Abraham was in prison for more than six years for a crime he hadn’t committed, as the authorities didn’t allow him to present the proof that was capable of exonerating him. For the state, Abraham was an example to the other members of CODEDI (Defence Committee of Indigenous Rights in Xanica), an organization set up at the end of the nineties in order to guarantee respect for autonomy of indigenous towns.

In 1998, the state government of Oaxaca approved a law that allowed the communities to govern themselves by the “uses and customs” of their traditional indigenous system. Gerardo Froylán González Cruz explains how it works: “The communal assembly selects the authorities by majority vote: they put the names on a blackboard and put a tick for every vote that the candidate receives. We don’t just have a system of autonomous government but also judicial and police systems.”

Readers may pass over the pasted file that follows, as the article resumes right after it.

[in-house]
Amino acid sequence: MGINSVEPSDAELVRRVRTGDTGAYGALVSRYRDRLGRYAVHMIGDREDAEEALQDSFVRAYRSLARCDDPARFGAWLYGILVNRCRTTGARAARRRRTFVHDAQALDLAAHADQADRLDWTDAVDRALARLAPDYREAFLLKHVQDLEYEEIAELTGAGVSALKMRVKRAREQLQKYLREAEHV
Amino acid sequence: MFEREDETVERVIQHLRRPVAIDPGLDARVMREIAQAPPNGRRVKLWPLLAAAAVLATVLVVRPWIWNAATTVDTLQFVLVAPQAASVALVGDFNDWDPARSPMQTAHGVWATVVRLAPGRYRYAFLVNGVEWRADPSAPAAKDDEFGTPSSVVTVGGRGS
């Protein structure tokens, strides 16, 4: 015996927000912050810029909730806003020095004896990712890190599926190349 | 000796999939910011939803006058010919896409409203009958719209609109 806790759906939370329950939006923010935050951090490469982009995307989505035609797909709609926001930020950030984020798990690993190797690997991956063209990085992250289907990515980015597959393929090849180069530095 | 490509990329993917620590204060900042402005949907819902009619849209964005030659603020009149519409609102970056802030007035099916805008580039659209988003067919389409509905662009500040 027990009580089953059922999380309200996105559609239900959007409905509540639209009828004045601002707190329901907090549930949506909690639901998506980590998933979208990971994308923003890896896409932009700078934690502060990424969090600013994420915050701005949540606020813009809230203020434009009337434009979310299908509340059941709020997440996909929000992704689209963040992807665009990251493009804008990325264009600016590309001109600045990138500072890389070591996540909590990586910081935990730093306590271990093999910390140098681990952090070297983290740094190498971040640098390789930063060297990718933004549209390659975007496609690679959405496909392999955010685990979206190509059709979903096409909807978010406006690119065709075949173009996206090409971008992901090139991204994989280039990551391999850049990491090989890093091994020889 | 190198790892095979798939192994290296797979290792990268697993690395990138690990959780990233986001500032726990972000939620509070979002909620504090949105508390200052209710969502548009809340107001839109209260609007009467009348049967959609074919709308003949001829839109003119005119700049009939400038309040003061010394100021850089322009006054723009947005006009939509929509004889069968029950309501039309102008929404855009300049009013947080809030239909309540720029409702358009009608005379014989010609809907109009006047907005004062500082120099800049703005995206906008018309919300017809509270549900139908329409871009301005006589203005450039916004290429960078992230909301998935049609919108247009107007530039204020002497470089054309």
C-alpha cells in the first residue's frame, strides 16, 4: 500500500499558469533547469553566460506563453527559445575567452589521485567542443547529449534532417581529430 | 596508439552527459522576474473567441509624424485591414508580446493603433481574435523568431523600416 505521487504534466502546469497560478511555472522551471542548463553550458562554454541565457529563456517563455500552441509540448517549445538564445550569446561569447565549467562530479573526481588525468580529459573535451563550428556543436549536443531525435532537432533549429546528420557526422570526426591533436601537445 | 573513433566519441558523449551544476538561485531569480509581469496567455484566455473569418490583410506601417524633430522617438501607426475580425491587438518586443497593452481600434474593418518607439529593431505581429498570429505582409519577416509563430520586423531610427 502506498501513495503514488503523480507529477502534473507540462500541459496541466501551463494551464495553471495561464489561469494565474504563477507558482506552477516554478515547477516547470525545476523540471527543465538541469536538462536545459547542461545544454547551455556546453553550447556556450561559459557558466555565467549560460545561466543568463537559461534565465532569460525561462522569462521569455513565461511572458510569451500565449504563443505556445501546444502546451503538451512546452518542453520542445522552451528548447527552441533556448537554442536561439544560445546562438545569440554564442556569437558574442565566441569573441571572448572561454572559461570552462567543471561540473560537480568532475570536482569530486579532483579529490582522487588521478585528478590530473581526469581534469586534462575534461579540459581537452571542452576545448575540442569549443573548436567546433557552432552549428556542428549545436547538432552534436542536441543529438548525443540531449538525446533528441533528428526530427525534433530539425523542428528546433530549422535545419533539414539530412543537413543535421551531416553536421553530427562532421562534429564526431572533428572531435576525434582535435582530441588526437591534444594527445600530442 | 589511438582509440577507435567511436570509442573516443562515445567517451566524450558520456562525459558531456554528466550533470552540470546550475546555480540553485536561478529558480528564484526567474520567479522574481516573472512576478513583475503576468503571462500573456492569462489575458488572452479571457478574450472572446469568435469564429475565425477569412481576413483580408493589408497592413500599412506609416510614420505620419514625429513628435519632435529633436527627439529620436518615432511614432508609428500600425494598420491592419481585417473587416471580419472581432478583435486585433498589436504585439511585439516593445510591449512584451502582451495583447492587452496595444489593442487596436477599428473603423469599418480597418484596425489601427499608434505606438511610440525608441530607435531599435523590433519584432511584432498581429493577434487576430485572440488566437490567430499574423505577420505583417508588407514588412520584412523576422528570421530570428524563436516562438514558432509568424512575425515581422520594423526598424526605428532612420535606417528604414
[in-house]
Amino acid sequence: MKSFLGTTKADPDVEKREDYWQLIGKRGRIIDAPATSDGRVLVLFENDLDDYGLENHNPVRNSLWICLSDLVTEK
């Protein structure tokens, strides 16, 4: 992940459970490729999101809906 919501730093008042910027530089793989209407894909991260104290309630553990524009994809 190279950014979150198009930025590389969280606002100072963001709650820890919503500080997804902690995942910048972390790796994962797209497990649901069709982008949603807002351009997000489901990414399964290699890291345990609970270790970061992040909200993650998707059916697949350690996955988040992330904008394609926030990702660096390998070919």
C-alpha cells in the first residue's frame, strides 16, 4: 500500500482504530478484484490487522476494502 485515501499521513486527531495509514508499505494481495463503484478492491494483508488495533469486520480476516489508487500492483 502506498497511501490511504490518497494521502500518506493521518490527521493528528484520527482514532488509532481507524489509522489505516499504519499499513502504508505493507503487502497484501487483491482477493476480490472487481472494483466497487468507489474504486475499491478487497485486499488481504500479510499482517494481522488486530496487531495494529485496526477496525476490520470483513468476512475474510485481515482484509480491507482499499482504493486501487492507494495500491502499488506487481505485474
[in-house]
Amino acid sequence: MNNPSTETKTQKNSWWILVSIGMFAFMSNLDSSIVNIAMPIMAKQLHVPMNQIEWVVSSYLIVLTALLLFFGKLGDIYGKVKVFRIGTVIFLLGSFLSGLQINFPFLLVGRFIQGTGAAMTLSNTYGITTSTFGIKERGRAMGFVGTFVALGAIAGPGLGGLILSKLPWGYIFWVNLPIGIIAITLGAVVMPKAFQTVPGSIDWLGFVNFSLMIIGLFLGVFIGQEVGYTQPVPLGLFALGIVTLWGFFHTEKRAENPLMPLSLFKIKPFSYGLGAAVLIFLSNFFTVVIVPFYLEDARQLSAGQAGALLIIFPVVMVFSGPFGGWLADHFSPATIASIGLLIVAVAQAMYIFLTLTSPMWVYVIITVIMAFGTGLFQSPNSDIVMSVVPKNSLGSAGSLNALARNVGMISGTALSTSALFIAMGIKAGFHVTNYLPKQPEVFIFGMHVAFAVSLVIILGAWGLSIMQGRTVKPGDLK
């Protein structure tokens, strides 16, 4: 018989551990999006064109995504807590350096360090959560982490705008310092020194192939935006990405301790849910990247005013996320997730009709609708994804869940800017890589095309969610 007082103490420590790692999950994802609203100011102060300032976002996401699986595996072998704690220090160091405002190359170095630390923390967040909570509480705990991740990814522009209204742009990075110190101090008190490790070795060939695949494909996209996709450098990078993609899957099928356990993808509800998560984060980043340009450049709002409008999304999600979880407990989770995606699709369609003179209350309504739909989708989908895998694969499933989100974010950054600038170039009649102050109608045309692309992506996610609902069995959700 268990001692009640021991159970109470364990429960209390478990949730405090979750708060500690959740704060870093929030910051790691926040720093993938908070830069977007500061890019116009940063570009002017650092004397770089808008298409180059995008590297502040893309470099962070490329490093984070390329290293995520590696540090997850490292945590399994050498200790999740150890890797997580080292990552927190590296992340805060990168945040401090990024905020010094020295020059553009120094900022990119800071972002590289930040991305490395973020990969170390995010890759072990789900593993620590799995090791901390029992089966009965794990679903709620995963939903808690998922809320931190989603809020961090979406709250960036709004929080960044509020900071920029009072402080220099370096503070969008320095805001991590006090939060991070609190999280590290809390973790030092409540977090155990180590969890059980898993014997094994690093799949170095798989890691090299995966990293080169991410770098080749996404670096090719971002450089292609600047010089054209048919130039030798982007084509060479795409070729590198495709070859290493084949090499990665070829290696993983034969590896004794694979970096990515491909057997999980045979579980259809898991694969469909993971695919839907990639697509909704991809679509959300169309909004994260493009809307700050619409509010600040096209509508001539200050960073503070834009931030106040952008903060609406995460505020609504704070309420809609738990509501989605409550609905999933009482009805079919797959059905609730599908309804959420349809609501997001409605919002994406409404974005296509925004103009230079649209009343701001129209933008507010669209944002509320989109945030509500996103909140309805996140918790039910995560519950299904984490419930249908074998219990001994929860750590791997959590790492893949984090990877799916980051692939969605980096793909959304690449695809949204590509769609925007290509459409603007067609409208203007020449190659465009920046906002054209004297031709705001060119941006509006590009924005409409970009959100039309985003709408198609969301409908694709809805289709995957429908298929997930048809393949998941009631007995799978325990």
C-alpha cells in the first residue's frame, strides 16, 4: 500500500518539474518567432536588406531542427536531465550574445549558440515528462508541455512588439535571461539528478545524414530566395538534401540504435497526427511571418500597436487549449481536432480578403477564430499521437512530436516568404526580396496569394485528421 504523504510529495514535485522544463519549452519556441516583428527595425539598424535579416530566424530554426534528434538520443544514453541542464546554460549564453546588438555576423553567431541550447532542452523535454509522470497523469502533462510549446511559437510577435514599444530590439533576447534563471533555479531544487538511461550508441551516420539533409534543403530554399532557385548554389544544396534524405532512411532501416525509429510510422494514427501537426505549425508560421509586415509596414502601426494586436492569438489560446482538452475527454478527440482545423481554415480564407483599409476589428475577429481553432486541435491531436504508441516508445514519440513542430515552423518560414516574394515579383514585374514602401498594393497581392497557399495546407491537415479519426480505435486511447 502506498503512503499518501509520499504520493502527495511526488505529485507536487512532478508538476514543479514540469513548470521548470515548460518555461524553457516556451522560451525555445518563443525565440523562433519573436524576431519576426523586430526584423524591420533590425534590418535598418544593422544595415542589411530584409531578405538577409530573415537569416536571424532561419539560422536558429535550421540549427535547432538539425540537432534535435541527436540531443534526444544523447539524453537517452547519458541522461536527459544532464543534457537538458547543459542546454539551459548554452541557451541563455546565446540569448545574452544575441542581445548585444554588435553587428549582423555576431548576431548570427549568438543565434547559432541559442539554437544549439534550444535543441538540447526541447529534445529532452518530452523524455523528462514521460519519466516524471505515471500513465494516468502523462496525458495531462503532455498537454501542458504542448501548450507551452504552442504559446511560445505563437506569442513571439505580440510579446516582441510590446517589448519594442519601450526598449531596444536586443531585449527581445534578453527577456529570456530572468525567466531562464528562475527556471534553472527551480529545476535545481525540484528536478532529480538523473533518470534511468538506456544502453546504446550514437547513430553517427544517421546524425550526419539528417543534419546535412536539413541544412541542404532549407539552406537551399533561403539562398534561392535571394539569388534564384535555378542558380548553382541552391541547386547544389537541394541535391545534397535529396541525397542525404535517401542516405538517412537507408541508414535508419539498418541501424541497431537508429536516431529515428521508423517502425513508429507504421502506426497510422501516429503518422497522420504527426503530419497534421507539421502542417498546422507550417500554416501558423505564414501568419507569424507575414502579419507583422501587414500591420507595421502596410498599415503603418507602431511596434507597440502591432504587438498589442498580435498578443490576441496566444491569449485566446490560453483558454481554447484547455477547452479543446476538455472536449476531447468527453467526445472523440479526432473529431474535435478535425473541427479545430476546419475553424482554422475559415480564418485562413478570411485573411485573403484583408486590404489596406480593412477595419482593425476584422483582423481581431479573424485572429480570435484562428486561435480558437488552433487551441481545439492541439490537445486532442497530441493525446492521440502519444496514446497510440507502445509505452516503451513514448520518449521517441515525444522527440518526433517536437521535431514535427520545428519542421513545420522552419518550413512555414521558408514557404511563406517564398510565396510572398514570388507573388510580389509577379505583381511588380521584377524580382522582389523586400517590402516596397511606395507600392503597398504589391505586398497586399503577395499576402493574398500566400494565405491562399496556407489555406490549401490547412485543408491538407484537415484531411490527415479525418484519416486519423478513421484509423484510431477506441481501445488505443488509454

Through granting this type of autonomy, the government thought it able to cool the calm the mood of the sixteen indigenous nations present in the region of Oaxaca. The government was afraid that they would take the Zapatista uprising that had taken place a few years before in the neighbouring state of Chiapas as an example.